Being a high school student can be hard, but being a high school cheerleader makes you face a lot of misconceptions and stereotypes. When people think of cheerleaders, they tend to always think the same image: a blonde, skinny, hyper, popular, ditzy girl who is dating the captain of football team, and probably ends up Homecoming queen. Well, that could not be further from the truth. Cheerleading has evolved in the last few decades, and has grown into an incredibly competitive sport. So, goodbye to the days of pom-pom cheer; these teams are soaring to new heights, and the degree of difficulty in the stunts are right up there with competitive gymnasts.

First off, being a cheerleader in high school does not necessarily mean you will be popular. One reason cheerleaders tend to be popular is because they are so involved in many different aspects of school. It is a great opportunity to meet new people in different social groups: you know all of the athletes because you are at all the games, and share the gym for practices; you also probably know most of the people in ASB or the student counsel because your team is involved in all the pep rallies and fundraising efforts. Cheerleading teaches you how to speak to people and have confidence in yourself, which can be difficult during those high school years.

On being ditzy, well, we all have had our moments when we said something stupid, moments we wish we could take back. But, cheerleaders are
not stupid. Cheerleaders on a high school team have to maintain a high grade point average to stay on the cheerleader squad. Cheerleaders are constantly at practice, or at Friday night games, so they have to prioritize their time to get things done. You never thought learning new choreography would teach you how to manage time and priorities so well! You learn choreography one step at a time, in little sections at a time, then you put the entire dance together. The same works for life and school–you tackle one task at a time until all the work is complete.  Cheerleaders also have sharpen their memorization skills to hammer down entire routines, which makes you great at remembering all the information for that big test!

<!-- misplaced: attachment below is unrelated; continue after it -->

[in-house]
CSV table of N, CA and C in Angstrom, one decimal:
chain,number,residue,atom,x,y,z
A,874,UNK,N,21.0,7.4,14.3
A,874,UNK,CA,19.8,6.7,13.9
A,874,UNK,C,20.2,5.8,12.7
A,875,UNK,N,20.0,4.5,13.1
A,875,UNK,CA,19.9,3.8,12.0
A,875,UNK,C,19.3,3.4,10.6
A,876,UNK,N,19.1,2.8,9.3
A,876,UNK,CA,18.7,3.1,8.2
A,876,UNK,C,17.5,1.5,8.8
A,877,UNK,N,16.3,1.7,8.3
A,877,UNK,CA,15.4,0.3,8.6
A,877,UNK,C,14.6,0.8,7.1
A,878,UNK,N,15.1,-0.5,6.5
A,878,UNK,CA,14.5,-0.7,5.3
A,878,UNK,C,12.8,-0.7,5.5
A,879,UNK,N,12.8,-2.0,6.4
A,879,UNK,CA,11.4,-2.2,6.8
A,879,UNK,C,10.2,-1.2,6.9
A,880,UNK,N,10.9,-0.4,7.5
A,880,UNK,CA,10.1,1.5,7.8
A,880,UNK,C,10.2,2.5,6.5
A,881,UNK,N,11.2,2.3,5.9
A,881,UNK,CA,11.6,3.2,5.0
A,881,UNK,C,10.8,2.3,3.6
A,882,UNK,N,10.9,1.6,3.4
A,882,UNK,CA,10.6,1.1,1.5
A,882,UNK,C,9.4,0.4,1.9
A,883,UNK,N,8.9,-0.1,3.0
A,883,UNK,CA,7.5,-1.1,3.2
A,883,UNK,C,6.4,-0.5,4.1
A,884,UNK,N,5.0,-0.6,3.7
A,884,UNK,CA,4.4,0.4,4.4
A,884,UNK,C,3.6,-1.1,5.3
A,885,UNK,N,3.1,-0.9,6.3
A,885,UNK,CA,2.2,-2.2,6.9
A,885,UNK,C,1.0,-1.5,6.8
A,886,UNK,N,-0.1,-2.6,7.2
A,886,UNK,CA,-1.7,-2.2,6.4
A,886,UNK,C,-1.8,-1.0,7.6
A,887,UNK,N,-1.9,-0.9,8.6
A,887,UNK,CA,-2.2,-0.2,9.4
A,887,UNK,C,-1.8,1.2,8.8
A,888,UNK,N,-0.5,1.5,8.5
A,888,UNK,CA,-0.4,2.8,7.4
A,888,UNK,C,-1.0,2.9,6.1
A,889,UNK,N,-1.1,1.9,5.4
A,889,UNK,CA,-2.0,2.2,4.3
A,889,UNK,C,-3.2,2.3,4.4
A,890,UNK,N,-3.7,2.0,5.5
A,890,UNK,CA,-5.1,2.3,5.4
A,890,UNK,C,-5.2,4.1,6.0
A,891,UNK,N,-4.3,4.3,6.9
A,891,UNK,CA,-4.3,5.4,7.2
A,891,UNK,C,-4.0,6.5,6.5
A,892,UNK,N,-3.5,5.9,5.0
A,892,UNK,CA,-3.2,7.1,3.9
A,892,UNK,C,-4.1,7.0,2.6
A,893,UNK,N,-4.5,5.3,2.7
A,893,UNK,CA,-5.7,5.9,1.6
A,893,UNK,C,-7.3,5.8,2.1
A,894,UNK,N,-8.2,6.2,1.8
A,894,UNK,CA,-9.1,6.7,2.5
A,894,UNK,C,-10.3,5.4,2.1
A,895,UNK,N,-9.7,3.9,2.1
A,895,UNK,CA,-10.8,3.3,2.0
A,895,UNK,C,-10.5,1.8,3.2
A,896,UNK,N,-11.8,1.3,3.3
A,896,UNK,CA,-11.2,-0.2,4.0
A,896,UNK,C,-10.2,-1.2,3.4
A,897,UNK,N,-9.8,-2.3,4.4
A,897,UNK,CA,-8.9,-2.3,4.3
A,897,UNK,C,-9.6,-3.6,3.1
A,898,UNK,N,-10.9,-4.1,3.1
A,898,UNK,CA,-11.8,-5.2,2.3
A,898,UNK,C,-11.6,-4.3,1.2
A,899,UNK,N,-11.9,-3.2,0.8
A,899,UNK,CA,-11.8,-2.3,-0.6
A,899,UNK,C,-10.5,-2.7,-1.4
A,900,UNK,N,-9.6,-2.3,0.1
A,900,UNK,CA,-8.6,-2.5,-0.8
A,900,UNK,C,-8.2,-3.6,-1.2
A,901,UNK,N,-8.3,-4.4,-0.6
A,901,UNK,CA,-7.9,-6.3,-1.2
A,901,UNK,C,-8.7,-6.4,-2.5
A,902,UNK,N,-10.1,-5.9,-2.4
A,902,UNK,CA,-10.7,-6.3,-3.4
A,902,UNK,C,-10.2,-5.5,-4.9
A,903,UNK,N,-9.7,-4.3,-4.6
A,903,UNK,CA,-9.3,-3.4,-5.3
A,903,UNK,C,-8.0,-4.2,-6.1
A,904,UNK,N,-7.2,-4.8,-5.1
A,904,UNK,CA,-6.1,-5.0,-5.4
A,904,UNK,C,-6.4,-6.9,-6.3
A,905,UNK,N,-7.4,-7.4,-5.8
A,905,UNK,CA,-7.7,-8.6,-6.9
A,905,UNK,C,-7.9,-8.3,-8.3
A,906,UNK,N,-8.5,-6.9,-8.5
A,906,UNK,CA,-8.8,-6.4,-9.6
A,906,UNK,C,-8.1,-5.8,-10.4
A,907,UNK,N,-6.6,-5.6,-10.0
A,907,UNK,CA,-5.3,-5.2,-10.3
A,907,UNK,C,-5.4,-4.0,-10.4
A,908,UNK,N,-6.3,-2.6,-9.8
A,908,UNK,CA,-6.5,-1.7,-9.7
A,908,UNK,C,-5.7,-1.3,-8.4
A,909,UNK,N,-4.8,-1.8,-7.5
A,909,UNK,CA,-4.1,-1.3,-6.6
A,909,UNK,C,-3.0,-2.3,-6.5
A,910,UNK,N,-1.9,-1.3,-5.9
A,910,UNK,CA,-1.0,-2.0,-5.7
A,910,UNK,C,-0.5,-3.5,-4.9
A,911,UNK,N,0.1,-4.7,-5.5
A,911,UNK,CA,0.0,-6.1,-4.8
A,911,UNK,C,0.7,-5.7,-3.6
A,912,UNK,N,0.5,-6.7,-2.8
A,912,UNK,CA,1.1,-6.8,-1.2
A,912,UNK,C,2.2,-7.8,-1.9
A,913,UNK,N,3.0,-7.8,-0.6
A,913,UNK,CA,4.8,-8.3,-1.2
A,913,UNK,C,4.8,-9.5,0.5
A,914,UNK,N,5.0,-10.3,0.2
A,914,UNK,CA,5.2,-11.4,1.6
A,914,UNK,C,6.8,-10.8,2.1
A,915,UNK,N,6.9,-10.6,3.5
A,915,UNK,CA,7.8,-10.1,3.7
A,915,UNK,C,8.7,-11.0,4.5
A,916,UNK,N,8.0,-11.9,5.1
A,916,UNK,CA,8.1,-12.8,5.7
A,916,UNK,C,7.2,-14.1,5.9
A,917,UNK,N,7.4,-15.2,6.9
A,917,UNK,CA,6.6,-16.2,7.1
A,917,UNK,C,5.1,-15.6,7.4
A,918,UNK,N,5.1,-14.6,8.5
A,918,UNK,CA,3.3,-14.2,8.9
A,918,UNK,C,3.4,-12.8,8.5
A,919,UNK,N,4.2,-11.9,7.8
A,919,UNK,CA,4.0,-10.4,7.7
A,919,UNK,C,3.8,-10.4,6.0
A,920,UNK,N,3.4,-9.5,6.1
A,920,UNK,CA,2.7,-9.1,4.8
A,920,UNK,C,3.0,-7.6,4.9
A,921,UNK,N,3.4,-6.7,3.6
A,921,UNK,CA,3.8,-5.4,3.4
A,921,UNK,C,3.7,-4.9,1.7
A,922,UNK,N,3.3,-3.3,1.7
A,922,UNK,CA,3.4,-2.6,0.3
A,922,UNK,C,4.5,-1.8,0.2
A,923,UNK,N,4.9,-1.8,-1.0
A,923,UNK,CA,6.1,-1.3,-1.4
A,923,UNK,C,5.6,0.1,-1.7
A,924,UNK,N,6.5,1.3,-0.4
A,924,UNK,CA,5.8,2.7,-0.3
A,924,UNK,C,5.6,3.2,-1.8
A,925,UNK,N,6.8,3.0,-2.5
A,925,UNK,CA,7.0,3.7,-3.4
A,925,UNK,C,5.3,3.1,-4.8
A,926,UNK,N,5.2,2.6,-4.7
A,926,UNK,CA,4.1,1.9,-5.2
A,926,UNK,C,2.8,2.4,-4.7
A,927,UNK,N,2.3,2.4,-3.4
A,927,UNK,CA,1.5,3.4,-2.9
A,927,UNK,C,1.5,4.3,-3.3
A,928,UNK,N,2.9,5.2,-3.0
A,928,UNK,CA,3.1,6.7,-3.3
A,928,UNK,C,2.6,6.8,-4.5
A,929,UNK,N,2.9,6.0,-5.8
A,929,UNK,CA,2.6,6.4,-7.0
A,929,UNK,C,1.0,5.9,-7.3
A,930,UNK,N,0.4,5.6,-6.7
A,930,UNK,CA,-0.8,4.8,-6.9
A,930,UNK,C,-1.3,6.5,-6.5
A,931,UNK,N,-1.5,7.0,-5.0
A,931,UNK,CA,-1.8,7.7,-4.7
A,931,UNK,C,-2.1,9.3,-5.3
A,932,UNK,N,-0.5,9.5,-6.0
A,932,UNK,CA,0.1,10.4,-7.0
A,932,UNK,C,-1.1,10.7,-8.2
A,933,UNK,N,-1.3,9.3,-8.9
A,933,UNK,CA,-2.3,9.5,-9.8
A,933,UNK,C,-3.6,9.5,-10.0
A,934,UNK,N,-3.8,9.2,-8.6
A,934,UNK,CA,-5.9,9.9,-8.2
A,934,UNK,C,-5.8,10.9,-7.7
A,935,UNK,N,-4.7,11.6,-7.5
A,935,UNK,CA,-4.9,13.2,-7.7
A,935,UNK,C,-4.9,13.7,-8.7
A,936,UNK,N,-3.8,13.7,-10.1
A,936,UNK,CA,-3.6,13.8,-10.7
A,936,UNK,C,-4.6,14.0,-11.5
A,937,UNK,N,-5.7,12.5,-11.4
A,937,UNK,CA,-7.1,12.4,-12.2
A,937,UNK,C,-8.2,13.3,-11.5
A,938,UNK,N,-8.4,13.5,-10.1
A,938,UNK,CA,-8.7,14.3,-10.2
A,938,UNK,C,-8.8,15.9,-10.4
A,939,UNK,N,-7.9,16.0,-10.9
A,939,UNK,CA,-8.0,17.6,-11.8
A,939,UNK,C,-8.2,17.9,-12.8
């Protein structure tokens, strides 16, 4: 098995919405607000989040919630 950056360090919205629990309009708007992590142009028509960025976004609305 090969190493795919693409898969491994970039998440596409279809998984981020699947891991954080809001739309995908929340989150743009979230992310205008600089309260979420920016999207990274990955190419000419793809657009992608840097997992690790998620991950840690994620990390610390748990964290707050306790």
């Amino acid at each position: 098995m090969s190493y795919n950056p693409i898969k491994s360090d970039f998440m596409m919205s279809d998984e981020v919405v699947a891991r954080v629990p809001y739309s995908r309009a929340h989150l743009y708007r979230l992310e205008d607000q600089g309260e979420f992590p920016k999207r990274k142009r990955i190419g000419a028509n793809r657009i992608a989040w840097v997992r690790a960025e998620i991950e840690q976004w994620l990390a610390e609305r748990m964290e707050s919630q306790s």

Pertaining to all cheerleaders being blonde and skinny–cheerleaders come in all shapes, sizes, and ethnicities. Cheerleading does not discriminate: if you can do the stunts and make the team, it does not matter what you look like. When most people think of cheerleaders, they often think of professional cheerleaders, which does not show the full spectrum of cheerleading. It is like basing all girls on supermodels–it is an unrealistic portrayal of women. Don’t let your size or hair color ever deter you from being a cheerleader. High school can be a tough place for some people, but luckily, cheerleaders support each other, and don’t let stereotypes get in their way.

Being a cheerleader in high school is a great experience: you learn a lot of important life lessons, like confidence and time management. Being a cheerleader also gets you involved in school activities, which makes the most of your high school years. Your cheerleading squad is like your second family, and most teams also have ‘bigs’ and ‘littles’, where you help mentor young incoming cheerleaders. Cheerleading stereotypes exist, but when you look at cheerleading as a whole, it is an amazing sport to be involved in. High school can be difficult, but being a cheerleading and having the support of your squad makes those hard days easier. We all have insecurities, but when you have an entire squad who has your back, you can conquer anything!

Are you a high school cheerleader? Share your experience with us in the comments!